Karl Christ, Griechische Geschichte und Wissenschaftsgeschichte. Historia Einzelschriften 106. Stuttgart: Franz Steiner Verlag, 1996. Pp. 236. DM 88. ISBN 3-515-06915-1.
Reviewed by Thomas M. Banchich, email@example.com, Canisius College.
This volume includes unaltered reprints of nine of Karl Christ's works and the first publication in German of a tenth. Nachtraege (pp. 219-225) supplement each essay. There is no real thematic focus to the collection other than that indicated by the title itself. Rather, as Christ explains in a brief Vorwort, the content of Griechische Geschichte und Wissenschaftsgeschichte comprises research published over a period of more than three decades in two major areas: Greek numismatics and the history of scholarship.
Of the contributions on numismatics -- "Die Griechen und das Geld" and "Antike Siegesprägungen"1 --, the first should attract the interest of non-specialists because of the overview it presents of various aspects of the history of Greek coinage and, more especially, of the complex interrelationship between the Greeks and their coins. The second essay, complimented by seven pages of plates, traces numismatic images of victory from Classical and Hellenistic Greece, through Roman times, to modern Siegesprägungen from the 19th and 20th centuries. It argues that the Greeks validated particular victories through images which linked them to the idea of Nike, while the imagery of Roman triumphs was highly particularized.
"Spartaforschung und Spartabild," reprinted from the Wege und Forschung series,2 is a tour de force of intellectual history and historiography, as impressive in detail and intelligence as in scope. Christ moves deftly through a series of major Reformation figures -- Calvin, More, Bodin --, deals with Sparta and Lycurgus in Elizabethan England, and progresses from Rousseau and the Enlightenment through revolutionary Europe, the romantic philhellenism associated with Goethe, Herder, and Winckelmann, to the place of Sparta in modern notions of patriotism, particularly in Germany. As one would expect, he is excellent on the historiography of German scholarship on Sparta, highlighted by discussion of the portrayals of Sparta by Curtius, Beloch, Burckhardt, Ehrenberg, and Berve, and a consideration of the place of Sparta in National Socialist thought and in post-World War II Germany and Germany today. The essay ends with an invaluable bibliography on Spartaforschung and Spartabild from 1593-1983, updated to 1996 in the Nachträge.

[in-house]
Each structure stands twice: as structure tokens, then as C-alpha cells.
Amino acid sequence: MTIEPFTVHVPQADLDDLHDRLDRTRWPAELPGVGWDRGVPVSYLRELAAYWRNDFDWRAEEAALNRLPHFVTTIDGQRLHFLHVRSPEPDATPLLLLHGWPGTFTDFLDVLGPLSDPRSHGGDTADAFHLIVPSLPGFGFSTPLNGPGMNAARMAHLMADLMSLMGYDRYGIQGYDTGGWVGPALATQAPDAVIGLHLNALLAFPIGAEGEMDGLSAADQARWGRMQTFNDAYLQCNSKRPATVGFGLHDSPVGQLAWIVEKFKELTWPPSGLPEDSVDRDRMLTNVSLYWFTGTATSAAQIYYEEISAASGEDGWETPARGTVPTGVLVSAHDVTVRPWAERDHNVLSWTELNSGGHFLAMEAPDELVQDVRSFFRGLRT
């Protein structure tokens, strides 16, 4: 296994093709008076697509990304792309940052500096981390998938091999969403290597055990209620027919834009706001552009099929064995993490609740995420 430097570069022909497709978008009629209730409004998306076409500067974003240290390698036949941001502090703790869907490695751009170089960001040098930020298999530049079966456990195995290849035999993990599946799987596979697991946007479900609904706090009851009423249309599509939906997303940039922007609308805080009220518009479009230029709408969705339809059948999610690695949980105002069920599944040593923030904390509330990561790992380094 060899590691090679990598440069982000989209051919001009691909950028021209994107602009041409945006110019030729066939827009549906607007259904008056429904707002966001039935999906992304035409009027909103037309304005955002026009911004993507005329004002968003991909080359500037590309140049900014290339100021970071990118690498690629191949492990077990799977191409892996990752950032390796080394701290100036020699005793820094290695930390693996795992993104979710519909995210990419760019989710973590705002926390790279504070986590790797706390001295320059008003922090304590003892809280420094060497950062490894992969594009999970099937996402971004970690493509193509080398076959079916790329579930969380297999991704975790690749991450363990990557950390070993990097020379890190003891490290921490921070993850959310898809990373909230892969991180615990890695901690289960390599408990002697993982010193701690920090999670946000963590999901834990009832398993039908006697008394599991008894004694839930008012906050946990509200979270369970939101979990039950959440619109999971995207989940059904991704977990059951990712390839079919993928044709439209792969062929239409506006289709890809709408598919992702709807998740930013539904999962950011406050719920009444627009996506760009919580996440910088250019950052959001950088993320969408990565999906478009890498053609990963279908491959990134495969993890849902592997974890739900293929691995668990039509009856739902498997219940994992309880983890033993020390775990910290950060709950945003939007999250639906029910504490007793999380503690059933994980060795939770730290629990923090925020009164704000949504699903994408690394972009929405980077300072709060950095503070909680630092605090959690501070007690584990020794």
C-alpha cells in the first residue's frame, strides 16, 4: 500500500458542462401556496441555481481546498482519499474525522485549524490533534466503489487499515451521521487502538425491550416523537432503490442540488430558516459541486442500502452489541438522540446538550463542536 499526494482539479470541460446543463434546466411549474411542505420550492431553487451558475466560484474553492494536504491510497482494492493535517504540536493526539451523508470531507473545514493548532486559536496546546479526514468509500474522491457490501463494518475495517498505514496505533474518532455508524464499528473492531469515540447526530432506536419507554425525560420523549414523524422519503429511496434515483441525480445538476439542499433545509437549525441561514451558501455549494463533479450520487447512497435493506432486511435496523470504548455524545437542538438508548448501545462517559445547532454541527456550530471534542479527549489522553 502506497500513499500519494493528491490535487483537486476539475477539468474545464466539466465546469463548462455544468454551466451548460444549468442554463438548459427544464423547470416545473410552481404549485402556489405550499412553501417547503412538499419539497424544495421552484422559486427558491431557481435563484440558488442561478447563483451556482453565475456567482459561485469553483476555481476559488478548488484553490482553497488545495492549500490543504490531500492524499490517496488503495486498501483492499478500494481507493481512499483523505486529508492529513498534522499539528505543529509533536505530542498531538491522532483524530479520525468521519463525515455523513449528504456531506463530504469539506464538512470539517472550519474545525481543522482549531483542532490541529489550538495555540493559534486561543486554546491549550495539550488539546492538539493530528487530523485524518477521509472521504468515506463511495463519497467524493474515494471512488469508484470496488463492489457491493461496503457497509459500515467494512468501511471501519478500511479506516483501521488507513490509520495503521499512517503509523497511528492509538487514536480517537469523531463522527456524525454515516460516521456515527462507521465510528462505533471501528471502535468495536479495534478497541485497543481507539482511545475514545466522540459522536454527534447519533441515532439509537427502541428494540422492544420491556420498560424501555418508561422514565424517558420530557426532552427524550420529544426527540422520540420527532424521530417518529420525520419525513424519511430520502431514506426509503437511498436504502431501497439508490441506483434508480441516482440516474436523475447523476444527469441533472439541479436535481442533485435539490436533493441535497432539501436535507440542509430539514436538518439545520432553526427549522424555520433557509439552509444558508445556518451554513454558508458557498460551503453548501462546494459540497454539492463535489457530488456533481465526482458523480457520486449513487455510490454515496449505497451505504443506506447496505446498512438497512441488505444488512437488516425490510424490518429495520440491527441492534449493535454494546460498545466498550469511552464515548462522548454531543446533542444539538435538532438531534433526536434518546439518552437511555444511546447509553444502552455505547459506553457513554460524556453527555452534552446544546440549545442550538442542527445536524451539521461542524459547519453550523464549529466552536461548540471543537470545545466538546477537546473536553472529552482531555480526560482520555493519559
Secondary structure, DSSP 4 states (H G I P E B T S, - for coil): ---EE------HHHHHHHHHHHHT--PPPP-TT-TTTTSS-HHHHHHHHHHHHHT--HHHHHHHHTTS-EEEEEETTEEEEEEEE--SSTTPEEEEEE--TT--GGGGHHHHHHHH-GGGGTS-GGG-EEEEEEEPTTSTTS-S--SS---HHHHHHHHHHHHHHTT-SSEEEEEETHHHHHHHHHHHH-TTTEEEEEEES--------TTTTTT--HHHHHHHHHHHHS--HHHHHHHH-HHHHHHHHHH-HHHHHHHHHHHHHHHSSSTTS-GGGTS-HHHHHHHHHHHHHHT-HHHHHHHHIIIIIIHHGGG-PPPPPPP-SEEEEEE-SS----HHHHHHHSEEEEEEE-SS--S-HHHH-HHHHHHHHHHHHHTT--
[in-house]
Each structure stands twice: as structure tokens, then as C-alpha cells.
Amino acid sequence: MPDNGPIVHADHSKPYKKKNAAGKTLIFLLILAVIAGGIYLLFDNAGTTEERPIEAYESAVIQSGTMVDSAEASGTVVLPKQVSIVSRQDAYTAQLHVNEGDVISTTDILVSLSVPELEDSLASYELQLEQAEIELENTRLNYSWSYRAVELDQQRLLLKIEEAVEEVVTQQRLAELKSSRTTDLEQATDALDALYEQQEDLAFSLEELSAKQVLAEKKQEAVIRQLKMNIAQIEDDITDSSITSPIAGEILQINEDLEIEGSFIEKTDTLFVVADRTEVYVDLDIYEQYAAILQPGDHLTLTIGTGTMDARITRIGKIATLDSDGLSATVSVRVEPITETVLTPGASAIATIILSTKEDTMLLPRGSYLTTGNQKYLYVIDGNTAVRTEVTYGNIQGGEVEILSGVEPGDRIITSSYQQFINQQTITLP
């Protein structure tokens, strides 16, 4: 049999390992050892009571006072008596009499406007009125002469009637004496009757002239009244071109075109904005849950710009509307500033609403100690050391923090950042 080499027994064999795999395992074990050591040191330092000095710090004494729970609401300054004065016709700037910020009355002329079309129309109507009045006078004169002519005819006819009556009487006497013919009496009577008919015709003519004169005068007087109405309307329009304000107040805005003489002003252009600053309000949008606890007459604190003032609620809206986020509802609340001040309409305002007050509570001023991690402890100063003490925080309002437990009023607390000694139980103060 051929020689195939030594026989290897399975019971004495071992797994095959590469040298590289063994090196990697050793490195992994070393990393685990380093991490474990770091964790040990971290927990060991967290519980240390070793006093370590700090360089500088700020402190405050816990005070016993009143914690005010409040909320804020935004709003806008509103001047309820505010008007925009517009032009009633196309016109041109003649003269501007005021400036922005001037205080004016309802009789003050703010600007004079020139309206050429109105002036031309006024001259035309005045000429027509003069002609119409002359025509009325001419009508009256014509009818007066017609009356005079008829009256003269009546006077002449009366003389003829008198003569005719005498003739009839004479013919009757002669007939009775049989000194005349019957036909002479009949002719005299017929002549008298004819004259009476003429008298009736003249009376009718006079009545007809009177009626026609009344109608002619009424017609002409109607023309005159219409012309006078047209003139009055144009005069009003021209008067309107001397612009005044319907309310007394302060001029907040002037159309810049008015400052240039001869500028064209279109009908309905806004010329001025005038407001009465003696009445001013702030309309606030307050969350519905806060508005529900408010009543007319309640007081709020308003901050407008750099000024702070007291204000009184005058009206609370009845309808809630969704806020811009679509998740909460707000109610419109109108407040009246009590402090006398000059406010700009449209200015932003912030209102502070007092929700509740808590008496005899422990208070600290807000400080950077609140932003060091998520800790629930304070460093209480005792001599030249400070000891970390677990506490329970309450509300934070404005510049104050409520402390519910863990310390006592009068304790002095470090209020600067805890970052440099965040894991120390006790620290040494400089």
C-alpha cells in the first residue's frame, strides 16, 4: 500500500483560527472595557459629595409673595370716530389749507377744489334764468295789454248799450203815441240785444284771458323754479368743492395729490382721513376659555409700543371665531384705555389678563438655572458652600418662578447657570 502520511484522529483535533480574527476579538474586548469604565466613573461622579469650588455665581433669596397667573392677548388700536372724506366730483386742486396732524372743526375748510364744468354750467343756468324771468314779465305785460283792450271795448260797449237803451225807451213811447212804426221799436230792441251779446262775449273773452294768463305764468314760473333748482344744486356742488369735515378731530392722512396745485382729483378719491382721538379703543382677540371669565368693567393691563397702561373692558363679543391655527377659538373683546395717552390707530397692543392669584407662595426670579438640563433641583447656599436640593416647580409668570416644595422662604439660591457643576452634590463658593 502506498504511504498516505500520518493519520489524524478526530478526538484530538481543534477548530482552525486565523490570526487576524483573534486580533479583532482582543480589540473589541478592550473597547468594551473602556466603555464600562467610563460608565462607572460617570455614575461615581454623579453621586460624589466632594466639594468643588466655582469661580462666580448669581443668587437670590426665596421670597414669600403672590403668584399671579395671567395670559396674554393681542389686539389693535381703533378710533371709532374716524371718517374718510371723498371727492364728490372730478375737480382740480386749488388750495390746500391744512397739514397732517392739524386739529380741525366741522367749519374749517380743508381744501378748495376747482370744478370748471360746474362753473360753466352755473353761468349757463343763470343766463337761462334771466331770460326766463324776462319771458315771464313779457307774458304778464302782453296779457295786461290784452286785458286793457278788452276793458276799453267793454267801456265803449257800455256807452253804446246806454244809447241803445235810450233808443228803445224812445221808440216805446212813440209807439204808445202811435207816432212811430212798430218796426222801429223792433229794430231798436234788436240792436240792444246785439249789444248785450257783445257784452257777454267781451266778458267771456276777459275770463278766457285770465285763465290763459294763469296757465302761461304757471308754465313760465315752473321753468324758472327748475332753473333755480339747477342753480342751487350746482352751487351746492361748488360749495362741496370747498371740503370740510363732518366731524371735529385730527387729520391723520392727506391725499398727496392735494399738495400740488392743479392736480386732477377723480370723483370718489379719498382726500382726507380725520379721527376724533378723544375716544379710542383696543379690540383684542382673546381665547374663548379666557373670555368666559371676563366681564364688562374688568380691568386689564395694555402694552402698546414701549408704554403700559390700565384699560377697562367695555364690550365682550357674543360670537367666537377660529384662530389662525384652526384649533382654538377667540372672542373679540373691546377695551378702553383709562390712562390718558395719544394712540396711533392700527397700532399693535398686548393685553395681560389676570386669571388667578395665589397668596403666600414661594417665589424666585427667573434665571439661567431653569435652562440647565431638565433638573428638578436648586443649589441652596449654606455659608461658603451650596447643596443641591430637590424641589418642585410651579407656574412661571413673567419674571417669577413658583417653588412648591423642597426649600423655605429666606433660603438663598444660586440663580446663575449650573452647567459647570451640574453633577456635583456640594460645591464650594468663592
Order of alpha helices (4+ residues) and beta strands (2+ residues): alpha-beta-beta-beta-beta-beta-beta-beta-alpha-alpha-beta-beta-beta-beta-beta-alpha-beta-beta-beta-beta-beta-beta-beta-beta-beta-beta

The remaining essays are all of equally high quality. "N. D. Fustel de Coulanges und die Antike Gesellschaft" served originally as the introduction to the German translation of Fustel's La cité antique.3 In it Christ aimed to introduce a German readership to Fustel himself, the content and methodology of the work in question, and its place within the framework of modern historiography. The result is intelligent and informed, better in many ways than Momigliano's essay, the yardstick most English-speaking readers will doubtless employ.4 In "Ernst Curtius und Jacob Burckhardt,"5 Christ uses the interesting relationship between and the divergent fates of the works and reputations of Curtius and Burkhardt to investigate the study of Greek history in Germany in the 19th century. This essay will be of great interest not only to classicists and ancient historians, but, because of Curtius' fame and connections to the German imperial house and to leading figures of government, it will also inform students of the Second German Reich. "Griechische Geschichte zwischen Adolf Holm und Ettore Lepore"6 explores in impressive fashion the development of Greek historiography in Italy between the publication in four volumes of Holm's Griechische Geschichte (1886-1894), through the [sometimes perversely] brilliant Griechische Geschichte of K. J. Beloch (1st ed., 1893-1904; 2nd ed., 1912-1927) and its relationship to Gaetano De Sanctis and his followers, to the accomplishments of Lepore himself. Equally stimulating is "Zu Belochs Rezeption in Deutschland," much more than just a valuable complement to Momigliano's "Giulio Beloch."7 Christ's next subject is Momigliano himself, and the result -- "Arnaldo Momigliano und die deutsche Geschichts- und Altertumswissenschaft," published here for the first time in German8 -- is a must read for anyone interested in the intellectual formation and career of one of the most important and influential ancient historians of this century. Along the way, one repeatedly gains insights not only into Momigliano and his times but also into the character of those with whom he came into contact or who had occasion to comment on his work (Wilhelm Ensslin's praise [pp. 175-176] of Momigliano's "La formazione della moderna storiografia sull' impero romano" in a 1943 Gnomon review is but one example). "Die Griechen und die Anderen" considers in the context of a review of Riccardo Di Donato's Per una anthropologia storica del mundo antico (Florence: La Nuova Italia Editrice, 1990) the impact of sociological and anthropological approaches associated mainly with such scholars as Louis Gernet and Jean-Pierre Vernant.9 "Die Verdrangten--Zur Existenz des Historikers" is the concluding essay. Once more Momigliano's interest in the phenomenon of "Historians in Exile" provides a point of comparison, and once more Christ's work more than stands on its own merit in its thoughtful survey of scholars in exile from antiquity to the present.10 Among the later, Christ's discussions of Elias Bickerman, Eugene Taubler, and Victor Ehrenberg stand out.